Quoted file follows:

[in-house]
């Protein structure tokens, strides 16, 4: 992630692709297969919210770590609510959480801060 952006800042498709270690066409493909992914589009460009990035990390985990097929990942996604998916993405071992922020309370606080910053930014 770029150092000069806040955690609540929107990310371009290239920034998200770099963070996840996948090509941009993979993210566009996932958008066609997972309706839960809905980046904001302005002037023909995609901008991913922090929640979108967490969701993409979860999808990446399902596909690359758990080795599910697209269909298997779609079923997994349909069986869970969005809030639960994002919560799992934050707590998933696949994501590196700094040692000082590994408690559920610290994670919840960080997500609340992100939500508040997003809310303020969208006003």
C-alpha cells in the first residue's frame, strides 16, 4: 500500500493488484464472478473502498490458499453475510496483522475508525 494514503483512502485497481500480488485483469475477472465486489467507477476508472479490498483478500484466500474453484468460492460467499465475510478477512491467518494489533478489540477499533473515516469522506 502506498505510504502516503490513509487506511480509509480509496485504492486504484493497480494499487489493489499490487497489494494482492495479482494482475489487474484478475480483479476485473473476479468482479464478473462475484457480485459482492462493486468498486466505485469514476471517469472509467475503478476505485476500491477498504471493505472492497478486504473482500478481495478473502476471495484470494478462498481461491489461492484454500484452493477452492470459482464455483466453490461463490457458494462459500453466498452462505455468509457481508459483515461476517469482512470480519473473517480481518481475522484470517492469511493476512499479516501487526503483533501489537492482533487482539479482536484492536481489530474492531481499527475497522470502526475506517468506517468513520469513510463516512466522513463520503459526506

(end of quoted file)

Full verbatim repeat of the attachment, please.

[in-house]
């Protein structure tokens, strides 16, 4: 992630692709297969919210770590609510959480801060 952006800042498709270690066409493909992914589009460009990035990390985990097929990942996604998916993405071992922020309370606080910053930014 770029150092000069806040955690609540929107990310371009290239920034998200770099963070996840996948090509941009993979993210566009996932958008066609997972309706839960809905980046904001302005002037023909995609901008991913922090929640979108967490969701993409979860999808990446399902596909690359758990080795599910697209269909298997779609079923997994349909069986869970969005809030639960994002919560799992934050707590998933696949994501590196700094040692000082590994408690559920610290994670919840960080997500609340992100939500508040997003809310303020969208006003």
C-alpha cells in the first residue's frame, strides 16, 4: 500500500493488484464472478473502498490458499453475510496483522475508525 494514503483512502485497481500480488485483469475477472465486489467507477476508472479490498483478500484466500474453484468460492460467499465475510478477512491467518494489533478489540477499533473515516469522506 502506498505510504502516503490513509487506511480509509480509496485504492486504484493497480494499487489493489499490487497489494494482492495479482494482475489487474484478475480483479476485473473476479468482479464478473462475484457480485459482492462493486468498486466505485469514476471517469472509467475503478476505485476500491477498504471493505472492497478486504473482500478481495478473502476471495484470494478462498481461491489461492484454500484452493477452492470459482464455483466453490461463490457458494462459500453466498452462505455468509457481508459483515461476517469482512470480519473473517480481518481475522484470517492469511493476512499479516501487526503483533501489537492482533487482539479482536484492536481489530474492531481499527475497522470502526475506517468506517468513520469513510463516512466522513463520503459526506